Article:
With the 2011 NBA draft just one day away, whispers of potential trades are becoming more and more serious. Because so many general managers are on the hot seat right now, many of them don't have the luxury of drafting a young talent and letting him develop or picking a European prospect and stashing him for a few years.
With so many lottery-bound teams looking for an instant upgrade, you can expect a lot of teams swinging for the fences.
The next five slides are trades that have been reported within the last 48 hours or trades that have been discussed for some time now that continue to heat up.
Whether or not any of these trades materialize, I expect many teams to trade out of this year's draft for picks in next year's draft, which is believed to be much deeper.
The Spurs have had a rich history of finding great players late in the draft. Whenever their name is called on draft night, you never know if said player will be the next Manu or Tony Parker.
It doesn't appear that the Spurs will be content waiting until the 29th pick in the first round to select a player, according to Jonathan Givony of Draft Express. The player they covet is Lithuanian big man Jonas Valanciunas.
And according to Adrian Wojnarowski of Yahoo.com, a trade for either of these picks could involve former NBA Finals MVP Tony Parker. This trade may involve Toronto's fifth pick or Sacramento's seventh pick.
The Spurs also wish to move Richard Jefferson if they do have to part ways with their point guard, but it doesn't appear that either Toronto or Sacramento would be very interested in taking on Jefferson's bloated contract.
For some time now, Enes Kanter has expressed his desire to play for the Washington Wizards.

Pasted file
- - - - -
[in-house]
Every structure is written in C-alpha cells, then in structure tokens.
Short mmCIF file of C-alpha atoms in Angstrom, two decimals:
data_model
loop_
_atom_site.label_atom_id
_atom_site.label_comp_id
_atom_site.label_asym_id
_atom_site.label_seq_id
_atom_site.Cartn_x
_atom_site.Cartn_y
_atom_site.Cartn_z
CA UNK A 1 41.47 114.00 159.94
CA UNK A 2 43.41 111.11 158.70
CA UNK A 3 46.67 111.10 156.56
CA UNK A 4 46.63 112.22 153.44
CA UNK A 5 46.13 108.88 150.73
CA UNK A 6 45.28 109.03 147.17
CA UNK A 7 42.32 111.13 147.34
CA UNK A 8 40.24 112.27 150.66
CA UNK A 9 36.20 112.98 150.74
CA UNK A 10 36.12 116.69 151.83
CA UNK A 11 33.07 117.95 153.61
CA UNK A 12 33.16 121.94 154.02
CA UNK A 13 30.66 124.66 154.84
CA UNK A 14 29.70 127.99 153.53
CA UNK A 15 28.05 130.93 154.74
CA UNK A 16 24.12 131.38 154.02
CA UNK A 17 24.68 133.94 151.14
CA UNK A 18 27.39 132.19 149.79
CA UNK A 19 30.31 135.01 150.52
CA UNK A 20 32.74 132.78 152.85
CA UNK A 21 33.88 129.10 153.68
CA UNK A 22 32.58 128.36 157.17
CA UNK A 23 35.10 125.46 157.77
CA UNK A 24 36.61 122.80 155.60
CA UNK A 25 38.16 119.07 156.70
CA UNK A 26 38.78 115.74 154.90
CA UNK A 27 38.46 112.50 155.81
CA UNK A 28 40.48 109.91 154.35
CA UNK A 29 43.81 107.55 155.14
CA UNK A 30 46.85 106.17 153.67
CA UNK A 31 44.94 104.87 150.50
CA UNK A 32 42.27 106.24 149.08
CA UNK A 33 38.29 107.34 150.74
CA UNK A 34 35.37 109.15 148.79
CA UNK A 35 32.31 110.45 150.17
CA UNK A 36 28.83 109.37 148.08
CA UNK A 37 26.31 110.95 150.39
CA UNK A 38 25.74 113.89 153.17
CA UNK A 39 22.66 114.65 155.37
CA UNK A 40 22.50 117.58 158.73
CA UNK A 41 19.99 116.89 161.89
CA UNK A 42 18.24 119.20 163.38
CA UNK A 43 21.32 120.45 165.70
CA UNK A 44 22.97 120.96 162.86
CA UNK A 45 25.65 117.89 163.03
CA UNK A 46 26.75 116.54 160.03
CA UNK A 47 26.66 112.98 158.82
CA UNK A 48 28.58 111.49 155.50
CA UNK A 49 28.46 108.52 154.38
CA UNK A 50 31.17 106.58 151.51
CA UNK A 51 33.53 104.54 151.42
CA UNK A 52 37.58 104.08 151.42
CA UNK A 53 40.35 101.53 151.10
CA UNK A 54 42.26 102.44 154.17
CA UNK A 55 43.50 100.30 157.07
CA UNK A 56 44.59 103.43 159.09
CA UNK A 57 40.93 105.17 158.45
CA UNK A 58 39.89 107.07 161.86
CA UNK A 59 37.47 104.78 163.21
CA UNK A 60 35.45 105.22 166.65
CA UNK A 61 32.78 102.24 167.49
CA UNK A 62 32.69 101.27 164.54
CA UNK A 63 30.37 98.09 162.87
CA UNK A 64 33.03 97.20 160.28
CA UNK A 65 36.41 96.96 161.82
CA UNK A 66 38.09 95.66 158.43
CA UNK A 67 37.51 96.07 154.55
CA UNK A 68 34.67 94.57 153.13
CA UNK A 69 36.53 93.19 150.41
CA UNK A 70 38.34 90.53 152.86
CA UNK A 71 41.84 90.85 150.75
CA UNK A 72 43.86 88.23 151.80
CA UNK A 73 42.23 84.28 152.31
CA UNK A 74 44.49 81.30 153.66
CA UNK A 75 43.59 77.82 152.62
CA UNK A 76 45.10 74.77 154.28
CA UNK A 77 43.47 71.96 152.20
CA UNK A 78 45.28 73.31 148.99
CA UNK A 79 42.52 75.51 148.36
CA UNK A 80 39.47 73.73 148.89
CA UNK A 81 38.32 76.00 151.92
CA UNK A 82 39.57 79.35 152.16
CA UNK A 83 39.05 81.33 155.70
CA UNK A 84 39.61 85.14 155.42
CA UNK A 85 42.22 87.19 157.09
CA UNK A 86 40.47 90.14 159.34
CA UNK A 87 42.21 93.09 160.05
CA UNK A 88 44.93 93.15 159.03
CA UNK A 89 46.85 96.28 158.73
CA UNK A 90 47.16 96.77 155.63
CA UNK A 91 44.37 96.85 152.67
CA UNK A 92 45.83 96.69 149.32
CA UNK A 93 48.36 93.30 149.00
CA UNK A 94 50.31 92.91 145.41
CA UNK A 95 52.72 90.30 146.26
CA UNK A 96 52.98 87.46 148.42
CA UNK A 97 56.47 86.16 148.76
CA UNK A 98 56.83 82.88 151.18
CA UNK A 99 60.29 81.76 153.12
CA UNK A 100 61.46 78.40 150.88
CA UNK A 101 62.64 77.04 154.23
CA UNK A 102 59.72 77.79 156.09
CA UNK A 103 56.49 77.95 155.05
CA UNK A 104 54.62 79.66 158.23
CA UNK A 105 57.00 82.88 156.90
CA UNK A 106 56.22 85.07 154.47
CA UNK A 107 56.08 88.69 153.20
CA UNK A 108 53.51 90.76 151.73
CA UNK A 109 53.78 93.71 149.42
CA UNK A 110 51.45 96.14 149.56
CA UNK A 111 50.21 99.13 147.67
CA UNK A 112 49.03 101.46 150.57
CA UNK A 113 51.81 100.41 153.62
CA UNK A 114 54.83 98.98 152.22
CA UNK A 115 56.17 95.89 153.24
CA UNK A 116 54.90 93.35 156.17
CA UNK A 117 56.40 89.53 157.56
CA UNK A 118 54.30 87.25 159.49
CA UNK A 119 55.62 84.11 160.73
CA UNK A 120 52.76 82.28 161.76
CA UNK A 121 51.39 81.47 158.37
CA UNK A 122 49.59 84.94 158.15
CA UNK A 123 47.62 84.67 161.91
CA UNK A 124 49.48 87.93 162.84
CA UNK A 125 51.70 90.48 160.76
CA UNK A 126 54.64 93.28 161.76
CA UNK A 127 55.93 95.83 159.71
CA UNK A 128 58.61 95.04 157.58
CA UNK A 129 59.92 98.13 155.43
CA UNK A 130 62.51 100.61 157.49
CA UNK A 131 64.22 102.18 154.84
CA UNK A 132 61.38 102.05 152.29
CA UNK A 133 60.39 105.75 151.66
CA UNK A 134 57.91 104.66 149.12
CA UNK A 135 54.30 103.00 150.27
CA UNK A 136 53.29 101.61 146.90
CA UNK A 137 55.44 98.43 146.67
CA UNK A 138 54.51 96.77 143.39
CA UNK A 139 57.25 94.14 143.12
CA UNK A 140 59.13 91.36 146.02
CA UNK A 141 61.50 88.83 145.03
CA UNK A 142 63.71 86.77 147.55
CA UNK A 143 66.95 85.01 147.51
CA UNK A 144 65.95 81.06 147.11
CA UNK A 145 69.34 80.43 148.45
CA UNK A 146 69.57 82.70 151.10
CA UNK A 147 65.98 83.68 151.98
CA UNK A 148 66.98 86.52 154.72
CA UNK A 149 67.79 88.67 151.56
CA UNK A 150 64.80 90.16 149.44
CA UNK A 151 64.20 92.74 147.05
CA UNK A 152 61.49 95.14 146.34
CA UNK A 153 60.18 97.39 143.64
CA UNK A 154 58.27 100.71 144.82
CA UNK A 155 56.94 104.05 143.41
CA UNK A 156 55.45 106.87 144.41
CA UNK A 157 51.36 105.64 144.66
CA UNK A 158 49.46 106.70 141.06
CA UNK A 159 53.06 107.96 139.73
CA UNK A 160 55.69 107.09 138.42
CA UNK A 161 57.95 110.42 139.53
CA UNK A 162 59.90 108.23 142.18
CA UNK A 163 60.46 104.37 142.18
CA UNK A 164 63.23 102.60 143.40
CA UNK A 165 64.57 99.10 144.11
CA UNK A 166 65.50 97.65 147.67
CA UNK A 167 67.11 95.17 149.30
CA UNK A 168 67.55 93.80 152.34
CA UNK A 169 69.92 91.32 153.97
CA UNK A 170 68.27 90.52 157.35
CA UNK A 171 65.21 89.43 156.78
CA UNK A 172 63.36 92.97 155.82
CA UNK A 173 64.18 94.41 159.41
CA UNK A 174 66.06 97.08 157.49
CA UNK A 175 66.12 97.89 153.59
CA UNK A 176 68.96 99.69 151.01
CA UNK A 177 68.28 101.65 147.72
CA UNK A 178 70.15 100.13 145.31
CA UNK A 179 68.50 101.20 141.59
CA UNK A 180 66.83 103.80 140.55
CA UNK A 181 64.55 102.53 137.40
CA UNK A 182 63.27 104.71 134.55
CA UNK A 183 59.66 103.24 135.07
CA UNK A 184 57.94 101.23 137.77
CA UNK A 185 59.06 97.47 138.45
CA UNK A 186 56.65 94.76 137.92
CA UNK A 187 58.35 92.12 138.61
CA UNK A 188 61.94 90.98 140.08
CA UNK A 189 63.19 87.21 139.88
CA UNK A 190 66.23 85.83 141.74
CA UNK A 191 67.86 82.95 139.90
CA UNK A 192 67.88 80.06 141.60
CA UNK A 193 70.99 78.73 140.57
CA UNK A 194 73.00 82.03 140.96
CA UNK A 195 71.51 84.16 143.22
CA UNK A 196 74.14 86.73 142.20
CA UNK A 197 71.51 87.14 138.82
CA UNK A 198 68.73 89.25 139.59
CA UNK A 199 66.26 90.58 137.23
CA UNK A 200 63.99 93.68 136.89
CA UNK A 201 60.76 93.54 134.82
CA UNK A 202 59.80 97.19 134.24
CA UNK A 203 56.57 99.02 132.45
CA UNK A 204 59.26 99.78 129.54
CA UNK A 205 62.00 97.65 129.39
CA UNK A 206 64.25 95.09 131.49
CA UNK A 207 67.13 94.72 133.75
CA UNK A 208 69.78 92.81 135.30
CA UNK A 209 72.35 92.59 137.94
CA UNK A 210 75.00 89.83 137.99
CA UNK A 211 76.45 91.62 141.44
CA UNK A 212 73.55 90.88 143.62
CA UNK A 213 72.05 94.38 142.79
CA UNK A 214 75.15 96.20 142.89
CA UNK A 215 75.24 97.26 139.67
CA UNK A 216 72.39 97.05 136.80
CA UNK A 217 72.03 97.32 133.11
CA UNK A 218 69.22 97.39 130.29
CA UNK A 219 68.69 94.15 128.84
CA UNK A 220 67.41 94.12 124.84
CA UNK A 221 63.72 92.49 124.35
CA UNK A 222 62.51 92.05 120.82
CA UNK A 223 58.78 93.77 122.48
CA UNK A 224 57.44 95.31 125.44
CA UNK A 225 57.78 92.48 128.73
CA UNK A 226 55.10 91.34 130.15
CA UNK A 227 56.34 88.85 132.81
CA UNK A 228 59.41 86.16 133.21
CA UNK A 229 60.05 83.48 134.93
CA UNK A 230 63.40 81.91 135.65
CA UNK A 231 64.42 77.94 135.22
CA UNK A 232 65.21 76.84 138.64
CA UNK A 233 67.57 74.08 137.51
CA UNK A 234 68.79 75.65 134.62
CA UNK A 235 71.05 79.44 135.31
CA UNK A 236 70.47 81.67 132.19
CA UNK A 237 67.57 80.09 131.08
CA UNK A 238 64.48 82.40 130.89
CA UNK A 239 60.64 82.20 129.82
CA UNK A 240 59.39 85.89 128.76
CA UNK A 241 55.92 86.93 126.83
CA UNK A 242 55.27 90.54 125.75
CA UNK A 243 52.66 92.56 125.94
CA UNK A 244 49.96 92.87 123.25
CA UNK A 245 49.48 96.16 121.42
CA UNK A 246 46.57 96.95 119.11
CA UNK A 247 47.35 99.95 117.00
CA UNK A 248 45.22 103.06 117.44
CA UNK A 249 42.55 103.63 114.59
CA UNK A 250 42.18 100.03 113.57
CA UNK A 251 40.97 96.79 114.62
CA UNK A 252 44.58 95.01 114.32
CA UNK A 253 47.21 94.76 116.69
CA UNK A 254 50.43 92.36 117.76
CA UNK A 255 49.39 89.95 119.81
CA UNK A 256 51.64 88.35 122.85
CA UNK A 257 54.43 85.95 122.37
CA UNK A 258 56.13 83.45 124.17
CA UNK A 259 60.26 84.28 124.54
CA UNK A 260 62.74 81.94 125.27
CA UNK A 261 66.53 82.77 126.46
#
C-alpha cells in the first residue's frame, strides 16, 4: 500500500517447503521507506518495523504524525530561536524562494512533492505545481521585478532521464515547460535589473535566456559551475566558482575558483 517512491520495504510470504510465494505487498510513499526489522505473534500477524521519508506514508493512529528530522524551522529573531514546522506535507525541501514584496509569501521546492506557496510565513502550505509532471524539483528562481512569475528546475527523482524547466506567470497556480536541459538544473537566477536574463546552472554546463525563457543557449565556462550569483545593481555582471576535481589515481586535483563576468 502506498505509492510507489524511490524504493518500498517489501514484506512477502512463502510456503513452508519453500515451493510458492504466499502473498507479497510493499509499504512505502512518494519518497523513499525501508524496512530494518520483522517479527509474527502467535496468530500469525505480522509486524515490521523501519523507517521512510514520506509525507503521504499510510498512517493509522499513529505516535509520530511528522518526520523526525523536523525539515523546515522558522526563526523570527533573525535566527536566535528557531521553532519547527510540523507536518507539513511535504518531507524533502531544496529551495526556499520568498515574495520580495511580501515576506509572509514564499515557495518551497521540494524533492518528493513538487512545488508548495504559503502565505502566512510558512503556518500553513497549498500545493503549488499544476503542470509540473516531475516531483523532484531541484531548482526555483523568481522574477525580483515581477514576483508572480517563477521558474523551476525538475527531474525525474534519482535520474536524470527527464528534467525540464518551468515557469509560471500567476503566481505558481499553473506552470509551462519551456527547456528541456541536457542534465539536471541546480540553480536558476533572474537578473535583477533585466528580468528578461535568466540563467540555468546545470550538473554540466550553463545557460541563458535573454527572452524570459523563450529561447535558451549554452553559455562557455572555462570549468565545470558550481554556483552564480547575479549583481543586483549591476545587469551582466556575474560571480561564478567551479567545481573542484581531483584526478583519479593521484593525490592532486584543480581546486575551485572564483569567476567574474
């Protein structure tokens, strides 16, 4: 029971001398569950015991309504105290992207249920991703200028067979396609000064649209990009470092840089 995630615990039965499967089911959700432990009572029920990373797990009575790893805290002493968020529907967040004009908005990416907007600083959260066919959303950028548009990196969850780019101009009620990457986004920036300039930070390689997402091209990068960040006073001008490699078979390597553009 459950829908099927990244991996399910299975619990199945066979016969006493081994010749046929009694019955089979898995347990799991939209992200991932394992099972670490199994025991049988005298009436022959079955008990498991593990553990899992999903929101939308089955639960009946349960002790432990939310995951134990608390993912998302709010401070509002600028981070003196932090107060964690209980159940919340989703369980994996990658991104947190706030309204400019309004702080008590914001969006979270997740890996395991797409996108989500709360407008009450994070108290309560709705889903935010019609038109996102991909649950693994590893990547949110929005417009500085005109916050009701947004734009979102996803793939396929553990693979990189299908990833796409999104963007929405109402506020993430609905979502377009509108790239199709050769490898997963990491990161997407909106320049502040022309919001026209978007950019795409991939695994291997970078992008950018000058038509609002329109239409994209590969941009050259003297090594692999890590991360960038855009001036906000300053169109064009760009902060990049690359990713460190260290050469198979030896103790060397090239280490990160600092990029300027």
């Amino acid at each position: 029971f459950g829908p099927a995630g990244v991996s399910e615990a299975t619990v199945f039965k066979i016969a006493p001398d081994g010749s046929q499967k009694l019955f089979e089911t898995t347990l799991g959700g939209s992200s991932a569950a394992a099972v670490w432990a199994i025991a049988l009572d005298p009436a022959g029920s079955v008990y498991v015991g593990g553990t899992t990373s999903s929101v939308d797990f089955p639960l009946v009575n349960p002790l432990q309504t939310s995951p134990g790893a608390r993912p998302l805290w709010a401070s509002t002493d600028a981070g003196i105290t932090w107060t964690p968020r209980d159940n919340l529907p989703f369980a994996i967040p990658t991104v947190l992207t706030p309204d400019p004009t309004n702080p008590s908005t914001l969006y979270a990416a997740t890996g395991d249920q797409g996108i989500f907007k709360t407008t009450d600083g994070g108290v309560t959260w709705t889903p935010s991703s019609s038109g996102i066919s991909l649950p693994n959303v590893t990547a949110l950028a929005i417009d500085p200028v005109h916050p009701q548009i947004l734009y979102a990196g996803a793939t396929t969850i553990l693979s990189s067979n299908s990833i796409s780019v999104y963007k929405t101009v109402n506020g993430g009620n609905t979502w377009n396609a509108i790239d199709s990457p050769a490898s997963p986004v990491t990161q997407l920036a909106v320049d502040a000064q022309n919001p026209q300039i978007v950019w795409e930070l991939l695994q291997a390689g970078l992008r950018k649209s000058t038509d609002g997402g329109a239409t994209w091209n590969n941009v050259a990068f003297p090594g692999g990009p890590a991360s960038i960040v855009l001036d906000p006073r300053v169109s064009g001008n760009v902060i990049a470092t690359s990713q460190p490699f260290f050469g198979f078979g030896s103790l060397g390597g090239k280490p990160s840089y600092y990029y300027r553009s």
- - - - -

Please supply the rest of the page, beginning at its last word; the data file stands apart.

According to a blog post from The Washington Post, however, Kanter's agent, Max Ergul, has candidly informed the Wizards that in order to acquire the Turkish big man, they would need to move up to either the third or fourth pick.
The report says the Wizards are currently involved in serious talks with Cleveland, which has been looking to add additional picks in the late first round. The trade would send Washington's No. 6 and No. 18 picks to Cleveland for the fourth overall pick.
Utah also appears willing to trade the third pick if Brandon Knight appears to be available at No. 6.
Every year it seems that a few teams get friendly and swap a handful of assets, including picks, players and cash.
It appears that the Milwaukee Bucks and Houston Rockets are those teams this year.
The Bucks are reportedly high on Marshon Brooks, but think they can acquire him later in the first round and wish to move back. The Rockets desperately want to move up in the draft so they can acquire a big man.
Speculation is that the Bucks and the Rockets are working on a trade involving the Bucks' No. 10 pick and Ersan Ilyasova going to Houston for both of the Rockets' first-rounders (No. 14 and 23) and a player to be named.
Mannix said that Ainge would not shy away from dealing any player in order to "avoid a slow descent into mediocrity."
While it remains unclear which teams are involved in trade talks and which players are at the center of these talks, we do know that Ainge has never been afraid to go after a potential blockbuster.
According to ESPN.com, numerous teams have been going after Steve Nash for some time now. The teams that have been most persistent in these talks are New York, Portland and Orlando.
While Phoenix has been quick to reject most offers for Nash, they have also recently been involved in talks with Minnesota for the No. 2 pick and are extending a qualifying offer to Aaron Brooks.
Even though Phoenix president of basketball operations Lon Babby has said they would not deal Nash, recent reports have suggested otherwise.
As reported earlier, many teams are looking to add additional picks towards the end of the first round.
Andy Katz has reported that Cleveland, Portland, Houston and Charlotte are all actively pursuing multiple picks later in the first round.
Many of the teams that are stationed in the late first round appear to be willing to trade for a future first-round draft pick.